Thanks to immediate CPR, this family could plan for a future, and not a funeral.
Pittsburgh, PA (PRWEB) December 18, 2015
Mike Vanneman, of Los Altos, CA, has won the Sudden Cardiac Arrest Foundation prestigious 2015 'People Saving People Award' for saving the life of Ira Gura, 76, who collapsed suddenly from cardiac arrest at Mineta San José International Airport on April 19, 2015.
Vanneman, a business traveler, heard Gura’s wife Mary Jo screaming and ran from a nearby bookstore to offer assistance. He knew exactly what to do, having been trained as a first responder and volunteer firefighter. He provided CPR with the help of two other bystanders who happened to be nurses, and sent another traveler to retrieve one of the airport’s 47 automated external defibrillators. Vanneman applied the AED, which delivered three shocks and restored Gura’s heartbeat.
Thanks to careful planning and the leadership of airport safety officer Stephanie Lau and Jose Chavez of the San José Fire Department, EMS arrived three minutes after the 911 call. The paramedics administered oxygen, ran an EKG, started an IV, and monitored Gura’s vital signs. He was rushed to O’Connor Hospital, was fitted with two stents, and underwent quadruple bypass surgery. He returned home to Los Angeles a few weeks later.
“My recovery has been excellent,” said Gura, a professor at UCLA. “I have been able to return to work and enjoy my family of four children and six grandchildren. I owe my life to Mike for his quick action in coming to my rescue.”
Mike later met Ira and his family at their home. "It hit me as I drove off that this family could plan for a future and not a funeral, based on CPR being performed at the right time. This event has changed all of our lives."
The Foundation’s 'People Saving People Award' honors 'ordinary' people with extraordinary spirits who help save the lives of SCA victims. The purpose of the award is to increase awareness about the critical need for bystanders to help in sudden cardiac emergencies. Immediate bystander intervention can mean the difference between life and death for victims of sudden cardiac arrest.
Choosing a first place winner for the 'People Saving People Award' proved to be a daunting task. “There were so many inspirational nominations for this year’s award,” said Mary Newman, MS, president of the Sudden Cardiac Arrest Foundation. “Everyone is a winner when bystanders get involved and help save lives. Yet, this case stood out not only because Mike saved Ira’s life, but also because he saved another life just months earlier at a restaurant in Los Altos. For a bystander to save two lives within one year may be unprecedented,” she said.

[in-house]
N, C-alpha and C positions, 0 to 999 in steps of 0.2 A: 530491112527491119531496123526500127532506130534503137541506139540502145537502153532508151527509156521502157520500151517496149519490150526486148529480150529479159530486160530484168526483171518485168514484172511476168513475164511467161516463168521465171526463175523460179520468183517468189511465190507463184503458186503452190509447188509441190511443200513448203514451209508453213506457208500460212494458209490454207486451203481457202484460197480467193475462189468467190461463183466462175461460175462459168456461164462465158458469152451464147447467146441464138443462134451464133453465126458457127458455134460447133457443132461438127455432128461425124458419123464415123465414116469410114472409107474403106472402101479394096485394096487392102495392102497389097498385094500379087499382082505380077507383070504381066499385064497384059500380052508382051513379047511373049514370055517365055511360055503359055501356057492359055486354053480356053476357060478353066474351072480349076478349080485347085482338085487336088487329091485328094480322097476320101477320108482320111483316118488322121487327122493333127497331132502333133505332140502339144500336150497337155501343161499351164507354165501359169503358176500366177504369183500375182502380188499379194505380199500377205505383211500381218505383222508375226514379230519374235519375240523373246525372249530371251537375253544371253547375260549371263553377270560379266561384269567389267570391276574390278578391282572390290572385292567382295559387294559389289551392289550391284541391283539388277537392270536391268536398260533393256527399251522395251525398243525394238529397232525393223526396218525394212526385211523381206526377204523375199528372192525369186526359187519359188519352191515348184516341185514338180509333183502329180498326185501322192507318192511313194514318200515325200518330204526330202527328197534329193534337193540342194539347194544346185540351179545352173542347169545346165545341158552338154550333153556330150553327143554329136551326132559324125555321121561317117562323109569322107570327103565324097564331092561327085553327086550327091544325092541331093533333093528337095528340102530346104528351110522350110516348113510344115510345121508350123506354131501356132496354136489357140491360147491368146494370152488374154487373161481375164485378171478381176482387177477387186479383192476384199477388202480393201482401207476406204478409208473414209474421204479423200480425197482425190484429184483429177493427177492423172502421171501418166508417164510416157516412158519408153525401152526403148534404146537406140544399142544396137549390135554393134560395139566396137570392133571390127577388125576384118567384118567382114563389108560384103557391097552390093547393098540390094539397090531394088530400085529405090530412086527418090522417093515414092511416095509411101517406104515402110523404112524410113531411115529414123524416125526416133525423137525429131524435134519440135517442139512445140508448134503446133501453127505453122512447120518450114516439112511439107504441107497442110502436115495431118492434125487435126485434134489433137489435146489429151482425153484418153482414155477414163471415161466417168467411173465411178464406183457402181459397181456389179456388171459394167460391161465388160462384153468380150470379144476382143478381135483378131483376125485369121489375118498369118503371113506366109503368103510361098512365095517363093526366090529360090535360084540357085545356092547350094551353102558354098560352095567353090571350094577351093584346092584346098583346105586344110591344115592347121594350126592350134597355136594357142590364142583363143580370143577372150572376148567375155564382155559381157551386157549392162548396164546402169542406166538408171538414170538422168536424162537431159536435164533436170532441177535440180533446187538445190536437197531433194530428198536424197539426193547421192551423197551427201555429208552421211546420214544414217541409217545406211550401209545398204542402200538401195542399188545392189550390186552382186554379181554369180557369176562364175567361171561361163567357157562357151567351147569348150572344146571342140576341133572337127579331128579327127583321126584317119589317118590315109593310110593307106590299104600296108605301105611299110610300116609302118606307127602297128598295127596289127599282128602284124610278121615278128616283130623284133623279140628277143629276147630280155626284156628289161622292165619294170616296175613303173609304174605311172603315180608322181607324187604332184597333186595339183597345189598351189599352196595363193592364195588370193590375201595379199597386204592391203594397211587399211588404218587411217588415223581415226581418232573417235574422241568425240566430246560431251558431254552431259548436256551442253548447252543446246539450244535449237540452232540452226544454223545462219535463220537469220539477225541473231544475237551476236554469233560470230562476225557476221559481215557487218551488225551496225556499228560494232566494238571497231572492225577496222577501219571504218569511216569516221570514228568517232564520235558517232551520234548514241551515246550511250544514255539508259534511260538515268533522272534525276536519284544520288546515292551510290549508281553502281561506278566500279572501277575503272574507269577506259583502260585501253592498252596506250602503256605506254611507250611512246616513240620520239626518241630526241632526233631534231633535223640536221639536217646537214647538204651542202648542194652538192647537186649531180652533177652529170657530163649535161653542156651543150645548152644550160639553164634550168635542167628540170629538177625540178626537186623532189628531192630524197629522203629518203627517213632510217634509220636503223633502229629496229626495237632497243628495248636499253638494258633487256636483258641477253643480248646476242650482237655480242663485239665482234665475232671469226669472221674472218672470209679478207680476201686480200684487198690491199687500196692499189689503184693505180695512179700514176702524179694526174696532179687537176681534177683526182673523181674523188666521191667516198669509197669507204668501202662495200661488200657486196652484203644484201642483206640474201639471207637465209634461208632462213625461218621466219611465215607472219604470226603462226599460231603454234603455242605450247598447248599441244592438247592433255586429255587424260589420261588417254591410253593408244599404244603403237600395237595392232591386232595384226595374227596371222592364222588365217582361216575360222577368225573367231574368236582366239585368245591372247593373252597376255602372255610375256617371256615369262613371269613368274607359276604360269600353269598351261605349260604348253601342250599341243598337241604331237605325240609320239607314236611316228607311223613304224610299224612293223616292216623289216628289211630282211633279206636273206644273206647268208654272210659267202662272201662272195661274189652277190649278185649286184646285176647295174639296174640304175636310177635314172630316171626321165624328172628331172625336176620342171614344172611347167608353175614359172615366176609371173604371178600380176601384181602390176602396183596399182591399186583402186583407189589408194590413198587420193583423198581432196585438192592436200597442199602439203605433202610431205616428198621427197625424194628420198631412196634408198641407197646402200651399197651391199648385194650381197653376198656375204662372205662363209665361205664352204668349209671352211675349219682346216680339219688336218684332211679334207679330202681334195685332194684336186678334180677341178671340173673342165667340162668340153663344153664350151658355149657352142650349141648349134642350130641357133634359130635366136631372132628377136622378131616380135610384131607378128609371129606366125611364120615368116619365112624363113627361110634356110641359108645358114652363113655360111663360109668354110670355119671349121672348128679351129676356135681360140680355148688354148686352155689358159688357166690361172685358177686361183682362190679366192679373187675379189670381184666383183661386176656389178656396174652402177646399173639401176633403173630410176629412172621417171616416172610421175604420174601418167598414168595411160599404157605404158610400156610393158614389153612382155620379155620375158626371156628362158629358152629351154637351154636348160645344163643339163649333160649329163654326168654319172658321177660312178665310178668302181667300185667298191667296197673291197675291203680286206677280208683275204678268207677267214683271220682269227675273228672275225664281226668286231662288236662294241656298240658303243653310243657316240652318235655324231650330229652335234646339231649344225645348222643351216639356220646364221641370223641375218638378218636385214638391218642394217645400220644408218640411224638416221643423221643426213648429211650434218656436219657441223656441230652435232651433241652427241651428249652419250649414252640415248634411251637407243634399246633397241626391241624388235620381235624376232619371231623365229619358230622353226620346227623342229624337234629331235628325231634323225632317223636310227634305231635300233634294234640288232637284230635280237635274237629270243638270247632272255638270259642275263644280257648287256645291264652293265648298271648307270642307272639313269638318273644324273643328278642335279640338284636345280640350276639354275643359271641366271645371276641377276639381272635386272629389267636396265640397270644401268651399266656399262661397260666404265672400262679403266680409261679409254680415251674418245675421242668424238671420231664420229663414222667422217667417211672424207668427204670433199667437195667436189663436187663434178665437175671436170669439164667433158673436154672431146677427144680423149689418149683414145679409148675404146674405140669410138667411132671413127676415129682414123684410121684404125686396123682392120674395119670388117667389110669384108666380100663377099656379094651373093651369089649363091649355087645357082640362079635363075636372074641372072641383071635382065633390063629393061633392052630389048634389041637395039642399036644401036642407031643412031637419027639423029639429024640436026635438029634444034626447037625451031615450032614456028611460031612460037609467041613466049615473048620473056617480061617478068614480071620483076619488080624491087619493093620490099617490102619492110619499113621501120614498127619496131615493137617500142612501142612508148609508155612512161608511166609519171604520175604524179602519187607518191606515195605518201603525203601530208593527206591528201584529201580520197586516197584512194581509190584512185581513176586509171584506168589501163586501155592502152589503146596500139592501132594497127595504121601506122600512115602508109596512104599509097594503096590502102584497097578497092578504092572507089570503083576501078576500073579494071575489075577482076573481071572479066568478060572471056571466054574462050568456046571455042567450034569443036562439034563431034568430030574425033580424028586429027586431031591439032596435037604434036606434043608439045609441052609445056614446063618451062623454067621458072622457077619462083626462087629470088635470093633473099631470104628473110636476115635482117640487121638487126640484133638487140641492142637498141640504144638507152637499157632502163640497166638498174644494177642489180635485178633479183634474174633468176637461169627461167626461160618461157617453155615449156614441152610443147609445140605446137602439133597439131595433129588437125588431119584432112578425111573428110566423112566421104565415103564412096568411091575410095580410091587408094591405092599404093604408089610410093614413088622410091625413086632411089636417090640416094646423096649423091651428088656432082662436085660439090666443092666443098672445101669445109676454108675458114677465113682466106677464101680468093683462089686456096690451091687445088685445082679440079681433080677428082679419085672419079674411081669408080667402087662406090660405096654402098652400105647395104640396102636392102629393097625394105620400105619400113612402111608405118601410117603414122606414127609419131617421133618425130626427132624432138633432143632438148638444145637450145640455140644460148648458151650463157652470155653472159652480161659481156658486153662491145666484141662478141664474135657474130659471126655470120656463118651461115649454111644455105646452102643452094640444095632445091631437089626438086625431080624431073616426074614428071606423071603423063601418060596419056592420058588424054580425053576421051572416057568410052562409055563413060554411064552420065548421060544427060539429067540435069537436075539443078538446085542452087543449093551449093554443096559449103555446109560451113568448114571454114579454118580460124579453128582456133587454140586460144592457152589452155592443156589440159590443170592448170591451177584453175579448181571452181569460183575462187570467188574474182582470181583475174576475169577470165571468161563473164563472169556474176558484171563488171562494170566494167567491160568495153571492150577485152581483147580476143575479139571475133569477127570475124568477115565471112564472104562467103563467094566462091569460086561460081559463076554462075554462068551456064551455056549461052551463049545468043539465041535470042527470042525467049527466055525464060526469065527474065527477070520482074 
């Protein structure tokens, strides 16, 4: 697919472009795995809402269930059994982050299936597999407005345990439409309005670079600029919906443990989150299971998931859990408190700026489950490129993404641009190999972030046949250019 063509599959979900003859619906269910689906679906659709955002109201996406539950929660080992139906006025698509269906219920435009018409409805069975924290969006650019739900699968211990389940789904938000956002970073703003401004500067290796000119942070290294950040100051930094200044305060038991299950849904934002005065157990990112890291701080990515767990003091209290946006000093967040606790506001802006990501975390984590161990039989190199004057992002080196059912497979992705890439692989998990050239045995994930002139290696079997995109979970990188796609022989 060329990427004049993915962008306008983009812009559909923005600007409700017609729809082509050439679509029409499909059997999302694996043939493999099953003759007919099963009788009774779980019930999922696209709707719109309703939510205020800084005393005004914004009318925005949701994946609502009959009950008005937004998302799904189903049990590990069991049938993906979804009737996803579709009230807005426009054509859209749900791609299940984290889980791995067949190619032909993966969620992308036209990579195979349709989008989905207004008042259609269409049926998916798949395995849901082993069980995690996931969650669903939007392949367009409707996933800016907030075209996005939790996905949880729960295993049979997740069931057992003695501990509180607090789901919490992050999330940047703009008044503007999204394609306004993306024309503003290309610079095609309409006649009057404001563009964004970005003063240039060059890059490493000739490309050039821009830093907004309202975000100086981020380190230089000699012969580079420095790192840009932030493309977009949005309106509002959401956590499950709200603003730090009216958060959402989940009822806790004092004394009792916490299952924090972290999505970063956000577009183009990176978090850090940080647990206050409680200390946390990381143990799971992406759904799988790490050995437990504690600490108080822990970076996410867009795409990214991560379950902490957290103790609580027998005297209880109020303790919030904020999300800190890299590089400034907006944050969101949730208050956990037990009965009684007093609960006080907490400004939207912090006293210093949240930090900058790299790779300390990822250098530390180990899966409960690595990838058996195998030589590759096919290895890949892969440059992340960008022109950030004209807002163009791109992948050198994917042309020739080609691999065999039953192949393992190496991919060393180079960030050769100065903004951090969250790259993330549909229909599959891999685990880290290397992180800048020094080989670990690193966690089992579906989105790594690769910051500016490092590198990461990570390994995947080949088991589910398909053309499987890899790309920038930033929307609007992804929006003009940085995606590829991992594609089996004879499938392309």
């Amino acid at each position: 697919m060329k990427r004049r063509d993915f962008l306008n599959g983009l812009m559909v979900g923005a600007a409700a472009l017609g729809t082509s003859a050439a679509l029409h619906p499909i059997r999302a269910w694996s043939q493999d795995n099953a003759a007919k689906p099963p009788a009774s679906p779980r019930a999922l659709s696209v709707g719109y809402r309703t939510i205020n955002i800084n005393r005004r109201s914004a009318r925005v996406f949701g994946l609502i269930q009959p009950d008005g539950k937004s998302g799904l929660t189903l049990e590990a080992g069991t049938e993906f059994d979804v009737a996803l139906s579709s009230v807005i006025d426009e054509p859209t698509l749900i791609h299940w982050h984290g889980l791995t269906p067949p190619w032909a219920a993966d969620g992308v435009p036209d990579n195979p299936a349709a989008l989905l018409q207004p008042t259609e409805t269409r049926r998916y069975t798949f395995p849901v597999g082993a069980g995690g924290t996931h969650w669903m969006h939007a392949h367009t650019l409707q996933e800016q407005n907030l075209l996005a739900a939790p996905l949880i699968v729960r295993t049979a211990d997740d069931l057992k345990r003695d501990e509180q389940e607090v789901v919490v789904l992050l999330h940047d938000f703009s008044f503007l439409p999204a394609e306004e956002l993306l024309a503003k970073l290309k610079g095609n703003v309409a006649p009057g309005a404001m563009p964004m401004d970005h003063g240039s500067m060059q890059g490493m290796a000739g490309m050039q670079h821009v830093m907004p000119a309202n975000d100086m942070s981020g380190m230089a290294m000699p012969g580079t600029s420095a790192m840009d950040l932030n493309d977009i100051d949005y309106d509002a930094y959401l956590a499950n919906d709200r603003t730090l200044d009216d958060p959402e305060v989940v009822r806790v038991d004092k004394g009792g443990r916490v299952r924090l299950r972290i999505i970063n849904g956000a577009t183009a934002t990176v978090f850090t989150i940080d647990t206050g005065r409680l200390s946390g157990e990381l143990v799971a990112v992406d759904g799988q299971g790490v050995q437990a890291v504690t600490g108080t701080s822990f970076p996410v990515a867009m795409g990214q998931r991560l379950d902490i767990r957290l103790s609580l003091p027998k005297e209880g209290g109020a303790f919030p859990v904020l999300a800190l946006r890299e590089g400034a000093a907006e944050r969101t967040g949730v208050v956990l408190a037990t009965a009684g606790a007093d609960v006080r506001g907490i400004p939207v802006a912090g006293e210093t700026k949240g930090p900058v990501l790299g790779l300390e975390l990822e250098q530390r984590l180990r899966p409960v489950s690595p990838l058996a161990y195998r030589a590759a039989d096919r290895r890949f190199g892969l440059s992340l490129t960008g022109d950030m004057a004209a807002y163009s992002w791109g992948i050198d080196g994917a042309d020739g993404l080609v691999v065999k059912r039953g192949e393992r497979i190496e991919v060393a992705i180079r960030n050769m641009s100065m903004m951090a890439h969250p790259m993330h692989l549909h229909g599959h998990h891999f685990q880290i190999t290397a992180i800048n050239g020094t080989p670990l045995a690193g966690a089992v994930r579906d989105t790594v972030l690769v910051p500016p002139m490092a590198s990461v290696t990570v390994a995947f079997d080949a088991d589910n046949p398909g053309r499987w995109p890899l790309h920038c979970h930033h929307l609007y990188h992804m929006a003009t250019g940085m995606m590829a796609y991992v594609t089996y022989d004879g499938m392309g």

"I am honored to be the recipient of the 2015 'People Saving People Award,'” said Vanneman. “I, along with the other nominees, are proof that CPR and the use of AEDs saves lives. I can't stress this enough: CPR saves lives!"
The 'People Saving People Award' was presented at the Emergency Cardiovascular Care Update in San Diego. In recognition of his heroism, Vanneman received an award from the Sudden Cardiac Arrest Foundation and two AEDs from Ward Hamilton of ZOLL Medical, one for each life he saved. Vanneman plans to donate the AEDs to lodges in Bucks Lake, CA.
As a two-time lifesaver, Vanneman offers the following advice to other potential rescuers:
- Be ready: Get trained in CPR and in the use of an AED.
- Be aware: Notice what is going on around you. Tune into your environment. Trust your instincts. If you feel someone is in trouble, they probably are.
- Be willing: Jump in! Act! Inquire! Having the training and awareness is only good if you put it to use. Don't just be a bystander, be a “courageous bystander."
About the Sudden Cardiac Arrest Foundation
The Sudden Cardiac Arrest Foundation is a national community benefit 501(c)(3) organization dedicated to raising awareness about sudden cardiac arrest and saving lives. Programs include educational campaigns for secondary schools and colleges and the Sudden Cardiac Arrest Network, an online community that provides peer support and opportunities for survivors and family members to participate in awareness, advocacy, and research initiatives.